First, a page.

Page 29 - Scene Magazine 45-06 June 2020
P. 29

             Local Interest
BY TERRIS TODD, Executive Director of White House initiative on Educational Excellence for African Americans
   The White House Initiative on Educational Excellence for African Americans
 Excellence for African Americans. I was sworn into position on May 5. I am very excited to be joining the administration towards these efforts. It’s really a proph- ecy fulfilled in my life and I’m proud to represent our community by taking on such a great opportunity.
• To serve as a liaison between and among communities supporting Afri- can American students of all ages.
This position is truly about supporting the African American community and ensuring students have every opportunity to access a high-quality education that puts them on the path to a successful life and career. Too many African American students are being left behind in our current system, and the Trump Adminis- tration is committed to ending that.
Going forward, my plan is to immerse myself in the goals and objectives of WHIEEAA as well as dive into a few proj- ects. Regional Coalition-building is one
Throughout the years, one of my sayings has been, “At the foundation of every industry is education.” I believe this to be true, and that is one of the statements that has driven my work as an educator. I want all children to be educated, disciplined, and successful
in life. My hope is that my role in this appointment will continue to highlight the good work that is being done across the country to turn excellent students into excellent adults.
President Trump and the Secretary of Education, Betsy DeVos, want to make sure that every child, no matter their zip code, race, or income has access to the education that meets their unique needs, is personalized to them, unleashes their creativity, and unlocks their full potential.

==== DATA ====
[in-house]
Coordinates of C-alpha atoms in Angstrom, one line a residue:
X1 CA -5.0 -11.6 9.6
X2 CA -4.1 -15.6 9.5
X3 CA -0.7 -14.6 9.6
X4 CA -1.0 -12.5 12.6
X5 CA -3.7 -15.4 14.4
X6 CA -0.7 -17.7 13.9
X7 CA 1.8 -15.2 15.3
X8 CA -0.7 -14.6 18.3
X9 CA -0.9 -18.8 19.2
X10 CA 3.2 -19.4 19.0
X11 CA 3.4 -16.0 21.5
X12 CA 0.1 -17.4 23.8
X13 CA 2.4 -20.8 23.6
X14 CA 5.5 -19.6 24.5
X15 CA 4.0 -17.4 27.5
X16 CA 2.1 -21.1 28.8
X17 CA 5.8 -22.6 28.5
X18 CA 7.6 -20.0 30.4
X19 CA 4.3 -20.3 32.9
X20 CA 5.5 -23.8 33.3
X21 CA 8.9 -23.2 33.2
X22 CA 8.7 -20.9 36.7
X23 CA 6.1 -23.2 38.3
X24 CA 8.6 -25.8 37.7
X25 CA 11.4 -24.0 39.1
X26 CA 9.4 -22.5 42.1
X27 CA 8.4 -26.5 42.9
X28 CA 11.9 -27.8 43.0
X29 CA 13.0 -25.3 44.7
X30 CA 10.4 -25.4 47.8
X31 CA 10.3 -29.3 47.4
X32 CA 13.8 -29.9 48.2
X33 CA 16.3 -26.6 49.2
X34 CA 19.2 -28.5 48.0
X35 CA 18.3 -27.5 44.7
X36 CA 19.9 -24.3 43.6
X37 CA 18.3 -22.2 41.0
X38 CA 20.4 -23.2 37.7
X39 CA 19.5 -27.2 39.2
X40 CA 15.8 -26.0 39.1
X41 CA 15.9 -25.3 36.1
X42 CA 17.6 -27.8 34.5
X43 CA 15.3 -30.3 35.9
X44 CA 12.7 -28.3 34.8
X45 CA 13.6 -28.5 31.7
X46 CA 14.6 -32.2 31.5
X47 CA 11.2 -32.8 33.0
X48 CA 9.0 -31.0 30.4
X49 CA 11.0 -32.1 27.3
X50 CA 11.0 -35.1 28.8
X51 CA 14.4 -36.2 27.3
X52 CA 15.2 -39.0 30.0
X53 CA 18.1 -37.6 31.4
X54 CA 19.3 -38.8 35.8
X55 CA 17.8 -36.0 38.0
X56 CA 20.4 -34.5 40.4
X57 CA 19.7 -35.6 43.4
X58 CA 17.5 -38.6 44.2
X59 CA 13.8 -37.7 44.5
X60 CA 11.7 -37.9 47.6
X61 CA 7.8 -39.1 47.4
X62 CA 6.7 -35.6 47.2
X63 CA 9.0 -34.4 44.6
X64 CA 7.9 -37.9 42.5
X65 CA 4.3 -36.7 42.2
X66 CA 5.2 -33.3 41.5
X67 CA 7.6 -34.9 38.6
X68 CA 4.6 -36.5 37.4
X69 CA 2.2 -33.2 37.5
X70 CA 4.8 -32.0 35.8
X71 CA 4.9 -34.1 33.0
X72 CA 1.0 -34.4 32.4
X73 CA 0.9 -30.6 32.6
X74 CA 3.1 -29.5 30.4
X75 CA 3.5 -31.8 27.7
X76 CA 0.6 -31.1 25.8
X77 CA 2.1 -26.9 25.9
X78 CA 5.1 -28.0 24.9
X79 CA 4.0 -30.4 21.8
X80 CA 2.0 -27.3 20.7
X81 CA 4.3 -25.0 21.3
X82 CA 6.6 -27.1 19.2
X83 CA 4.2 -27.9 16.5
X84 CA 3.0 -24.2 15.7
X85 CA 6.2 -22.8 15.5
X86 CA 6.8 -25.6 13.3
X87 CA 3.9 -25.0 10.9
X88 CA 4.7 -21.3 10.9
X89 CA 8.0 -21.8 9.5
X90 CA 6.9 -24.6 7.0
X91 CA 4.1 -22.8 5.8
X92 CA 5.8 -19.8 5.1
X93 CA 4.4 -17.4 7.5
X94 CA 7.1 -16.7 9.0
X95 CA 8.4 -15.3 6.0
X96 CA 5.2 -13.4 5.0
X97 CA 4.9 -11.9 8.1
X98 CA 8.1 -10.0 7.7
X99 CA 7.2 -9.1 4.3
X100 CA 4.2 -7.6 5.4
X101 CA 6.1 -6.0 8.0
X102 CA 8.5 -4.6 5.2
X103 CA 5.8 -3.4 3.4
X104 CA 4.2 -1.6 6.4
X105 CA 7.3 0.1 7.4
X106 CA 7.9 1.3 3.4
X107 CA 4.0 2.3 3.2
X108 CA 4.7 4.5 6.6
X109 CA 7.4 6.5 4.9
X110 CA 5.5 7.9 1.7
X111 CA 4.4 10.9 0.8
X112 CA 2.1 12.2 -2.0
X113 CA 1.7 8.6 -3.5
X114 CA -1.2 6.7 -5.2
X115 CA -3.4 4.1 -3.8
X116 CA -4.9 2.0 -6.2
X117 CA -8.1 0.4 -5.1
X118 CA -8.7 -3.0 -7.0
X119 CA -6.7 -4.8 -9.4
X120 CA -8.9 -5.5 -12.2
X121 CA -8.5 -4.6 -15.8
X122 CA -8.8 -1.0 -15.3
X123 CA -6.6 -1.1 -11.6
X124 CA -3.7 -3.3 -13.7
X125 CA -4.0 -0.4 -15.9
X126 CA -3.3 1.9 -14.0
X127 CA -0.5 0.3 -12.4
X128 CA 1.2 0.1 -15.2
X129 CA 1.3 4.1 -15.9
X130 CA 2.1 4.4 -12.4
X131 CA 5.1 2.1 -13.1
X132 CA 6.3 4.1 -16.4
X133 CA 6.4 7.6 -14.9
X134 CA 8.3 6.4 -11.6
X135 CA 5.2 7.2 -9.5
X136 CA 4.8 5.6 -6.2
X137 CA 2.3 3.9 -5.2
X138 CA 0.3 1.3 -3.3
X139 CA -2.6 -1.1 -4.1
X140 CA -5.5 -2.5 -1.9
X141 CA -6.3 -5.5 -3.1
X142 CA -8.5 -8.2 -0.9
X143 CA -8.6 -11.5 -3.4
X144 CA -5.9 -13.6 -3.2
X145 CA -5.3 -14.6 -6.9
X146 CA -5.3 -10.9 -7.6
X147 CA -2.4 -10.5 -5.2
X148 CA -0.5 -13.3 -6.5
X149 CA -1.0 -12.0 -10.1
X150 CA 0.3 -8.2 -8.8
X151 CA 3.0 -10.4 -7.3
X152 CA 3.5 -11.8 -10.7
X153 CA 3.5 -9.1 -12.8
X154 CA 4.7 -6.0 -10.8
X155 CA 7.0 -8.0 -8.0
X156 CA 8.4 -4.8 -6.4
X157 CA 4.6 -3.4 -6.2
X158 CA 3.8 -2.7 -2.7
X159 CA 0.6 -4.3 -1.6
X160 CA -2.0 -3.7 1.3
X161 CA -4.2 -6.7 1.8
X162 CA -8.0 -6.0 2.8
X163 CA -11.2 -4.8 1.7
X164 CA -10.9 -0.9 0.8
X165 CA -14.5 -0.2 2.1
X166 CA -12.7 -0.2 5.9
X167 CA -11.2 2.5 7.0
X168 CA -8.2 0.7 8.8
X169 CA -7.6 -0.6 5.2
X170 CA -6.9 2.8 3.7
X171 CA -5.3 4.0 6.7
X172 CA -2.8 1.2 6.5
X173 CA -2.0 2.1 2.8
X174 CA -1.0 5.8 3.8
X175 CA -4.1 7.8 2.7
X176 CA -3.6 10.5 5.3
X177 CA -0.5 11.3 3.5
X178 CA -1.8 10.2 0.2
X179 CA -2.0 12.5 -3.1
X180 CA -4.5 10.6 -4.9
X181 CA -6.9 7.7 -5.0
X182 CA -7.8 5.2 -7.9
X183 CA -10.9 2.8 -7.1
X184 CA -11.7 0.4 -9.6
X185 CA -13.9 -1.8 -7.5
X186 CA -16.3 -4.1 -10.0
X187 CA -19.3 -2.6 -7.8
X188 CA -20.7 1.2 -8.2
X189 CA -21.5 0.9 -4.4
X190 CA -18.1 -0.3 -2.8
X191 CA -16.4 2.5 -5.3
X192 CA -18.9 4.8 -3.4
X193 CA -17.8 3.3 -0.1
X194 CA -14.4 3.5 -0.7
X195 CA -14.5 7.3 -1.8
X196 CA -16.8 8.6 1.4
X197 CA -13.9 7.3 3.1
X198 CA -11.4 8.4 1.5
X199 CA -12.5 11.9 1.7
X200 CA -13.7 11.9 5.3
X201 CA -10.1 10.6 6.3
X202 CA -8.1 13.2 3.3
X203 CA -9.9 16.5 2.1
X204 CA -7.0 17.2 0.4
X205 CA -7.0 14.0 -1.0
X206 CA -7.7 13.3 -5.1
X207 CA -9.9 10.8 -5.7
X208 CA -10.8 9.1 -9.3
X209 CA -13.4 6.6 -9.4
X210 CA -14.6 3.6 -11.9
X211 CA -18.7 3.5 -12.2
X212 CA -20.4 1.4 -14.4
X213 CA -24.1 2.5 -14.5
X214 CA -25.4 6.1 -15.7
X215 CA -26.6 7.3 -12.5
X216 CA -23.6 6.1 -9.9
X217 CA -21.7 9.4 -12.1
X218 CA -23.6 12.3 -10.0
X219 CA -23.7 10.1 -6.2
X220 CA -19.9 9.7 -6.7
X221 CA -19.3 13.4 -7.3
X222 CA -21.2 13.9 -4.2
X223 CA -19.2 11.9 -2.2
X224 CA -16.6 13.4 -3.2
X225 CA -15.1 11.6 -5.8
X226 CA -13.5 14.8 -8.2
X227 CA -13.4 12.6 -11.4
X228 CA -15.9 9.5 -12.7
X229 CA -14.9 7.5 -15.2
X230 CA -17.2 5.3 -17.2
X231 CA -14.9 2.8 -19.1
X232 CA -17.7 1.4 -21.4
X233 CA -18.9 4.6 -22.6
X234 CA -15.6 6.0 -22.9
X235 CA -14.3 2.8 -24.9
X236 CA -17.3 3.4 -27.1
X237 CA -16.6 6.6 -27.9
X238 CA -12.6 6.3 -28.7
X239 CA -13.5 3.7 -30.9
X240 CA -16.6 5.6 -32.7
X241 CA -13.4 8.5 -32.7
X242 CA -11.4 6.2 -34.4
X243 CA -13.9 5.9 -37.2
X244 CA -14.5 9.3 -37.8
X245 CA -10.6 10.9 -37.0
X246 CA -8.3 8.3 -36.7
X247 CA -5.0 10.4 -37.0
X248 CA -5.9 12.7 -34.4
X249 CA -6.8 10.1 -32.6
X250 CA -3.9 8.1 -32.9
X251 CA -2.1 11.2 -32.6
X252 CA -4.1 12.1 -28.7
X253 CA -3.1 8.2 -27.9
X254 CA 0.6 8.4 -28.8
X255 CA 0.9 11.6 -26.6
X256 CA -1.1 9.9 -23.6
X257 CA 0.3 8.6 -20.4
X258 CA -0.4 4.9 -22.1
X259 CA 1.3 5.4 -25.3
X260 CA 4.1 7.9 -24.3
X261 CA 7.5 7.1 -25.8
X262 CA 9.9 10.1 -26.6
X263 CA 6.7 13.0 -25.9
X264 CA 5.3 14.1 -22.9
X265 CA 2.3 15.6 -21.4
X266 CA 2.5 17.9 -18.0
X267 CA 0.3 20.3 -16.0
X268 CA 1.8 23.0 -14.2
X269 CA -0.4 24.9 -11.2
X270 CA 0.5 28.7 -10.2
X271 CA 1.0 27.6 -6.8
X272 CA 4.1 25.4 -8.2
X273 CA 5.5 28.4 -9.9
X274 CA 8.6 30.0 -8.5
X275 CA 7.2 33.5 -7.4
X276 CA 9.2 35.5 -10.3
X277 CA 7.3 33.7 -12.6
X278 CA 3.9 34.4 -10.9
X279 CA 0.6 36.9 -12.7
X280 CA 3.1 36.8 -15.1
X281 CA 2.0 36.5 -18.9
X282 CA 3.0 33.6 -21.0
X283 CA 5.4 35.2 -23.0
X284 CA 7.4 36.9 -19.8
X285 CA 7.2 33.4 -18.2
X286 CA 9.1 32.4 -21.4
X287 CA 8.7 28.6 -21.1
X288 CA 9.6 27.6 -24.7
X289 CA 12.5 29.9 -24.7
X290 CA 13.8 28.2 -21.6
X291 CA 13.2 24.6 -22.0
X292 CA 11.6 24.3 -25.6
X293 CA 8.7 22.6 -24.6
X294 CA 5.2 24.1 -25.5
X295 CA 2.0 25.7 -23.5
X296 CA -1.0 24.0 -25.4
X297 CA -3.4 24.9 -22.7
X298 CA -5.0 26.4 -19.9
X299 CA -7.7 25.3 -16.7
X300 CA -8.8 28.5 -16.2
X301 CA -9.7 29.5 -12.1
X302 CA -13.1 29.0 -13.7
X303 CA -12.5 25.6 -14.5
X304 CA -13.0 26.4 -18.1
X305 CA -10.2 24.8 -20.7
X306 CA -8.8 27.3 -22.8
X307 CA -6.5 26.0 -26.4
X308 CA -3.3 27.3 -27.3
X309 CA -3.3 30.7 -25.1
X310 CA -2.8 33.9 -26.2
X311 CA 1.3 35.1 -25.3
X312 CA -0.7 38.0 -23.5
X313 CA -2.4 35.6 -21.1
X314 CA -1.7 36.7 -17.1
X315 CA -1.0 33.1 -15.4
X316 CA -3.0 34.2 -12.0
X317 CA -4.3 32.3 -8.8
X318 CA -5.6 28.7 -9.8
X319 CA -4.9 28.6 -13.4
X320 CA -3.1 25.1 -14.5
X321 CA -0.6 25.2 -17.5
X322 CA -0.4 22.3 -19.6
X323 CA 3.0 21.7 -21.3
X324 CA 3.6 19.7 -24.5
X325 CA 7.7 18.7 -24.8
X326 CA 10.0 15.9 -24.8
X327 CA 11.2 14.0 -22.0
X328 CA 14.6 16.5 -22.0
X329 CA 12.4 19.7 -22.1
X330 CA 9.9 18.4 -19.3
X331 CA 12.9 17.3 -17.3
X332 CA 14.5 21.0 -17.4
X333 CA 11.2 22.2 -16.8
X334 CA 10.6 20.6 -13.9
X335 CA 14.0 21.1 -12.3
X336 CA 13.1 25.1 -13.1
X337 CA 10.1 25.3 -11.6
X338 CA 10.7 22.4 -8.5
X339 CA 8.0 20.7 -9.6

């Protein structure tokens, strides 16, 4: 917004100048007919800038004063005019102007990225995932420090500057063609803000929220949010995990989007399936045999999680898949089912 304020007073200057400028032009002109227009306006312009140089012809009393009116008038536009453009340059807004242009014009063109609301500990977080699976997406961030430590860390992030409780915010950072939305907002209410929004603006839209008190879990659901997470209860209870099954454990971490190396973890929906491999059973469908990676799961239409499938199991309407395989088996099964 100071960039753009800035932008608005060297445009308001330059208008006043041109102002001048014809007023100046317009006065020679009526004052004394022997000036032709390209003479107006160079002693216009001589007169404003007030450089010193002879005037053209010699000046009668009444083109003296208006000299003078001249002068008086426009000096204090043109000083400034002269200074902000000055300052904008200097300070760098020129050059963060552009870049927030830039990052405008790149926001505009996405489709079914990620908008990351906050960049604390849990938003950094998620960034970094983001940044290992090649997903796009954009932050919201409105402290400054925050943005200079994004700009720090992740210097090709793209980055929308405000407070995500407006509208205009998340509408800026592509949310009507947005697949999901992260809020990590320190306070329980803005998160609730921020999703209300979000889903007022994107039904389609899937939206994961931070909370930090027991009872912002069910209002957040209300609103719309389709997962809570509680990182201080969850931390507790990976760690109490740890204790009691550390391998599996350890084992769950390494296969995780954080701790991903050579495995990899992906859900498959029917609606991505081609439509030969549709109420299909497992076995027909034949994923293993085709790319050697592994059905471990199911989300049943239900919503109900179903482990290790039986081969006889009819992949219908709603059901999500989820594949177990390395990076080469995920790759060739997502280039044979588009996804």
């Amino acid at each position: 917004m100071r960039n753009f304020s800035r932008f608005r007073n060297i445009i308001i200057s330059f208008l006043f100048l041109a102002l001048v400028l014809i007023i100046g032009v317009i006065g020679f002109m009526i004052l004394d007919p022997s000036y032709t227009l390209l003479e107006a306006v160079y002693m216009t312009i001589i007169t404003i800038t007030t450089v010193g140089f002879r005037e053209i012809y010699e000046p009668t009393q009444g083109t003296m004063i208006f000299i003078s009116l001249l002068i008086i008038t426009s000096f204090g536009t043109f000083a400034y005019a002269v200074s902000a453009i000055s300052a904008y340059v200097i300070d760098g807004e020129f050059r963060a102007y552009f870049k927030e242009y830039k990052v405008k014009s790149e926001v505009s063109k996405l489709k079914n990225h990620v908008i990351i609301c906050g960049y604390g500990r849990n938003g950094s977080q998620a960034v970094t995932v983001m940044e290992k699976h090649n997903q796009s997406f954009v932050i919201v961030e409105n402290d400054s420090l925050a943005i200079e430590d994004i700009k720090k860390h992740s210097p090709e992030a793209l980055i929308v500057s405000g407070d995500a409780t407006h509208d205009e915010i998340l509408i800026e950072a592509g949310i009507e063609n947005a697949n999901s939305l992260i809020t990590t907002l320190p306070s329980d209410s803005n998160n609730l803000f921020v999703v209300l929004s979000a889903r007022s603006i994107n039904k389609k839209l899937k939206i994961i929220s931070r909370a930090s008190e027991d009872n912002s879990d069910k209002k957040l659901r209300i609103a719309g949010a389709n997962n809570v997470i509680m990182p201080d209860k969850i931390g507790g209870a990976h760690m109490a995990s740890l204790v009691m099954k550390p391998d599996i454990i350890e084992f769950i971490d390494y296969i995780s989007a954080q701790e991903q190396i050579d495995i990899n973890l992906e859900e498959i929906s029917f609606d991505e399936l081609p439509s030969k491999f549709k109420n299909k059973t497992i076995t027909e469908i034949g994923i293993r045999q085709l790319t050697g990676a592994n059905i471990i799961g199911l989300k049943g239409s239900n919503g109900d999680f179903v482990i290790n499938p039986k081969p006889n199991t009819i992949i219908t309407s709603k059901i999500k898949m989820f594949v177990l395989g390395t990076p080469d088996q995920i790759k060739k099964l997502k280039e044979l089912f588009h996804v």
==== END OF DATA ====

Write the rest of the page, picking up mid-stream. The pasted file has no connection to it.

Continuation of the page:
I believe my previous work in education locally has prepared me for
Greetings, Battle Creek.
recommendations regarding the poli- cies, practices, and programs designed to accelerate learning and develop- ment.
this moment as executive director of
the WHIEEAA initiative. I began my career in 1998 as a sixth-grade teach-
er at Washington-Edison Elementary School. After three years, I moved on to teach at Southwestern-Edison Middle School and eventually transitioned to education administration, most recently as the director of education and children services at Community Action of South Central Michigan. During my tenure as an administrator, I instructed at Kellogg Community College as well.
Recently, I had the honor of being appointed to the position of exec- utive director of White House initia- tive on Educational
• To highlight people, programs, and practices facilitating the learning and development of African American students.
of my goals for the office – with focuses on the Midwest, Mid-Atlantic, Southwest, West Coast, East Coast, and the South.
Other topics include highlighting ca- reer and technical education, the critical importance of family and community en- gagement and paths to entrepreneurship.
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                          WANT MORE INFORMATION?
     The White House Initiative on Educa- tional Excellence for African Americans (WHIEEAA) was created to strengthen the nation by improving educational out- comes for African Americans of all ages, and to help ensure that this population will receive an education that prepares them for college and productive careers to contribute to the well-being of society.
The initiative works with individuals and organizations throughout the country to highlight and share effective local and national programs, policies and prac- tices that support the development and success of African American students. Specifically, the initiative highlights and mobilizes youth voices by providing platforms for African American youth to make recommendations for actions that can be taken to ensure all students feel and are safe, supported, and engaged in schools, communities, and in life.
To date, the WHIEEAA has focused on the following three guided principles:
• To provide platforms for youth and other impacted populations to make

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